Johnny Appleseed

PrintPrintEmailEmail

“There is in the western country a very extraordinary missionary of the New Jerusalem. A man has appeared who seems to be almost independent of corporal wants and sufferings. He goes barefooted, can sleep anywhere, in house or out of house, and live upon the coarsest and most scanty fare. He has actually thawed the ice with his bare feet.

“He procures what books he can of the New Church; travels into the remote settlements, and lends them wherever he can find readers, and sometimes divides a book into two or three parts for more extensive distribution and usefulness.

“This man for years past has been in the employment of bringing into cultivation, in numberless places in the wilderness, small patches (two or three acres) of ground, and then sowing apple seeds and rearing nurseries.…”

—From a report of the Society for Printing, Publishing and Circulating the Writings of Emanuel Swedenborg, Manchester, England, January, 1817.

“… he ran with the rabbit and slept with the stream.”

—Vachel Lindsay, In Praise of Johnny Appleseed.

Of Jonathan Chapman Two things are known, That he loved apples, That he walked Alone.… The Stalking Indian, The beast in its lair Did no hurt While he was there. For they could tell, As wild things can, That Jonathan Chapman Was God’s own man.

—From A Book of Americans by Rosemary and Stephen Vincent Benét.

He was real flesh and blood, not a folk construction like Paul Bunyan—and he plied the trade of an appleman for almost fifty years with inspired generosity, not ascending solely to a single day’s public drama, like the steel-driving hero of Big Bend Tunnel in West Virginia, John Henry. Yet Johnny Appleseed, too, has survived simply as a folk figure of whom little is known, as a memory fuzzy in outline, mainly inscribed in children’s literature and turn-of-the-century romances and poetry or Louis Bromfield novels.

Born John Chapman (1774-1845) in Leominster, Massachusetts, he proved to be a man with a mission along the frontier, which in those days included western Pennsylvania, Ohio, Indiana, Illinois, and Iowa. If he had kept a diary, he might be compared to John James Audubon and George Catlin, who come down to us through their own words and pictures, although—more of a frontiersman than they were—he worked humbly and busily to facilitate that frontier’s passing. In a way, his name is as durable as Andrew Jackson’s, who died in the same year, but he has been remarkably neglected by the historians, probably because he conforms to none of the national stereotypes and illustrates nobody’s theories.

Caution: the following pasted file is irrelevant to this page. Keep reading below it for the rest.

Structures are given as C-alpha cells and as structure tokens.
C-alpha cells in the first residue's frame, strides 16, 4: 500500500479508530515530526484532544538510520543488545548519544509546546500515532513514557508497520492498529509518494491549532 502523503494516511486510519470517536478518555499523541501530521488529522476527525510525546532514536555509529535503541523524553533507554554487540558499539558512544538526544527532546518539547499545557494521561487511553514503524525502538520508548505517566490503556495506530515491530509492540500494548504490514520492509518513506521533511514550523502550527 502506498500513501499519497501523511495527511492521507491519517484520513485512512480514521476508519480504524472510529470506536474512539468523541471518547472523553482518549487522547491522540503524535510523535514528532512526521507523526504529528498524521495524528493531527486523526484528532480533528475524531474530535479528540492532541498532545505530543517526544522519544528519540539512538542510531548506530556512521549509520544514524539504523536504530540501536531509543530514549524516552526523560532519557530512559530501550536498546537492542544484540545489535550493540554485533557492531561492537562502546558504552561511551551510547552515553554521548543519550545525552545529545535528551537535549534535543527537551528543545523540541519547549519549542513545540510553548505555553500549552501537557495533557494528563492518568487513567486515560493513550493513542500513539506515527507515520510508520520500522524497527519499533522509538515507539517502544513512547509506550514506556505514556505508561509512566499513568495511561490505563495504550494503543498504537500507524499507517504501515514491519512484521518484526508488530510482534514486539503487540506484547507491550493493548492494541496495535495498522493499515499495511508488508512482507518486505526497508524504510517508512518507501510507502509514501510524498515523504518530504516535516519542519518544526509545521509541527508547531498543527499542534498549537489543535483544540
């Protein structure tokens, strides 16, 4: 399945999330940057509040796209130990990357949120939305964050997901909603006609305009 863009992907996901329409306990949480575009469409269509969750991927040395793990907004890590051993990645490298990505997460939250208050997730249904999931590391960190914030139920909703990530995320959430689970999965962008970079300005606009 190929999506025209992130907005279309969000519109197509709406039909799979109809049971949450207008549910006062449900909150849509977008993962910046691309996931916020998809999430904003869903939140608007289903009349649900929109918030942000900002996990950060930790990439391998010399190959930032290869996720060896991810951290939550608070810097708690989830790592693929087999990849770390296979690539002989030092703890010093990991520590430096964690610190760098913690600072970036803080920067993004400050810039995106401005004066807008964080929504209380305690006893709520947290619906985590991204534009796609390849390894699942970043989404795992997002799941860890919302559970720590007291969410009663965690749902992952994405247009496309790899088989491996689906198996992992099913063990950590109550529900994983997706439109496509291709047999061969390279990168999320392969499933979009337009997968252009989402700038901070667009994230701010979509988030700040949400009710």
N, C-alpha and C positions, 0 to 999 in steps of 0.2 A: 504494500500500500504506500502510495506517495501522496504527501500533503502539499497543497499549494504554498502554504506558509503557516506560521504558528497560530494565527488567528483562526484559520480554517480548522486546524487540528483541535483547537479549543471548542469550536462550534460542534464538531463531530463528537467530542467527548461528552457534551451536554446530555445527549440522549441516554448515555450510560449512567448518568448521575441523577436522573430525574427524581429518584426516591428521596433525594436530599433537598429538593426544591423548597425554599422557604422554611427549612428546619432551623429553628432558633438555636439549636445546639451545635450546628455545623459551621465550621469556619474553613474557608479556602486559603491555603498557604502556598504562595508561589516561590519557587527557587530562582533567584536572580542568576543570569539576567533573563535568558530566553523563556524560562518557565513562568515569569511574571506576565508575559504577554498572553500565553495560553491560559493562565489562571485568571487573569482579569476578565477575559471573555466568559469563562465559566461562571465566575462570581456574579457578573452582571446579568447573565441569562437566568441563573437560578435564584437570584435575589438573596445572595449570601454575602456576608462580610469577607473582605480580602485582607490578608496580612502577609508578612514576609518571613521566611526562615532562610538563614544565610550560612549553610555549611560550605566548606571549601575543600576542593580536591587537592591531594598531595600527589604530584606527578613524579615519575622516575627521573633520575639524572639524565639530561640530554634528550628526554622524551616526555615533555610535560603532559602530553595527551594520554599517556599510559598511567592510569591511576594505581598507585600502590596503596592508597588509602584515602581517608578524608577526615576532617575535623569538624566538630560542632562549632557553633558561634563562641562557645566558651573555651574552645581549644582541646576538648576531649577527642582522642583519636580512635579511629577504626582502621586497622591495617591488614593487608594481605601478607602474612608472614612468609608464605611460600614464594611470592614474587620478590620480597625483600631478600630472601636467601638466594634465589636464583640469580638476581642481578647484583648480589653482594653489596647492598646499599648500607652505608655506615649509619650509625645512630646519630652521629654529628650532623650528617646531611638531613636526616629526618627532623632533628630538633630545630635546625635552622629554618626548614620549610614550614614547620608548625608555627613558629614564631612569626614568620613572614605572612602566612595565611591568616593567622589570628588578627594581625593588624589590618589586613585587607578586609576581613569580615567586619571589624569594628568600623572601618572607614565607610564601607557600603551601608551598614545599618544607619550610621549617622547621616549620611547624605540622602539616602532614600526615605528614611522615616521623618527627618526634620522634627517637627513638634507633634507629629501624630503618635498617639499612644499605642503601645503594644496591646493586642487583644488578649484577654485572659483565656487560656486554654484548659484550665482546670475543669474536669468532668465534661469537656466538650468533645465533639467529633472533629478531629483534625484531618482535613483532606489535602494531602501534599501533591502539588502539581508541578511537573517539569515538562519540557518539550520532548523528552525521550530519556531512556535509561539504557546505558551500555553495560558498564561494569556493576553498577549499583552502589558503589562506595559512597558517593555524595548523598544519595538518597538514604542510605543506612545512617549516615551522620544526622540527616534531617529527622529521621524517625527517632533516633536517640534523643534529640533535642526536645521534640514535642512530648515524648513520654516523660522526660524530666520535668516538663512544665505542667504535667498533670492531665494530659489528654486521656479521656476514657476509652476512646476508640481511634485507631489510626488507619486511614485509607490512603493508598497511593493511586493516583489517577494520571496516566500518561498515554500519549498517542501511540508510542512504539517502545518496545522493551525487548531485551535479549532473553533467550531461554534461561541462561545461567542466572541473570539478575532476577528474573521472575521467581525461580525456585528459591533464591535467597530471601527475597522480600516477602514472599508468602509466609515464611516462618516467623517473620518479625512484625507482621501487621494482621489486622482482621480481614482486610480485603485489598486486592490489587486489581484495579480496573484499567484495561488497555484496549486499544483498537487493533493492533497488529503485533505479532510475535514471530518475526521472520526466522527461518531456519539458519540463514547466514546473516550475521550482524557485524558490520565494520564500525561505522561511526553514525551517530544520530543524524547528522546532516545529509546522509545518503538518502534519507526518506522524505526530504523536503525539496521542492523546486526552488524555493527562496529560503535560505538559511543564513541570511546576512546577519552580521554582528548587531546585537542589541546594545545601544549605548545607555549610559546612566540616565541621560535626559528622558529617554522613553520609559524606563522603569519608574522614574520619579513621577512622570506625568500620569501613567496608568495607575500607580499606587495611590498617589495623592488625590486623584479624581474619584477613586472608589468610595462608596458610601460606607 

We think of the swaggering, unscrupulous prototype frontiersman who bushwhacked Indians and scouted for the Long Knives, the mountainman who went into the bush with two horses and a squaw, and in order to live, ate his pack horse in January, his saddle horse in February, and his sad squaw in March. In the gaudy parade of liars, killers, pranksters, boasters and boosters that fill up B. A. Botkin’s. A Treasury of American Folklore , Johnny Appleseed, along with Abe Lincoln and George Washington, occupies a tiny section entitled “Patron Saints.” (John Henry and Paul Bunyan are “Miracle Men.”) But, legendary walker that he was, he is fabled as much for abusing his feet as for sporting tin pots on his head or cardboard headgear. In icy weather, at best he wore castoffs given to him—sometimes one shoe and one broken boot, tied on with varicolored string wound around his ankle, sometimes only one shoe, with which he broke trail through the snow for his bare foot. He preferred, if possible, nothing at all. There is the story of Johnny quietly confronting a pharisaical camp-meeting preacher who had demanded of the congregation, “Where now is the man like the primitive Christian who is traveling to Heaven barefooted and clad in coarse raiment?” Johnny of course walked forward in the upside-down coffee sack with holes for his head and arms that was his usual garb, and lifted his bruised bare feet, one by one, putting them right on the pulpit stump.

Nowadays we like heroes in boots, however. Saxophone players, clerical workers, hair stylists, “anti-heroes,” ladies dressed for the office, partially disrobed ladies, vacationers fussily dashing into an airport taxi, all are likely to wear cowboy boots, jack boots, ski boots, sandhog boots, desert boots, with kinky belt buckles that broadcast a physical vigor and spiritual sadism the wearer doesn’t really even aspire to feel. Our great West, our old westering impulse, has become a costume jewel.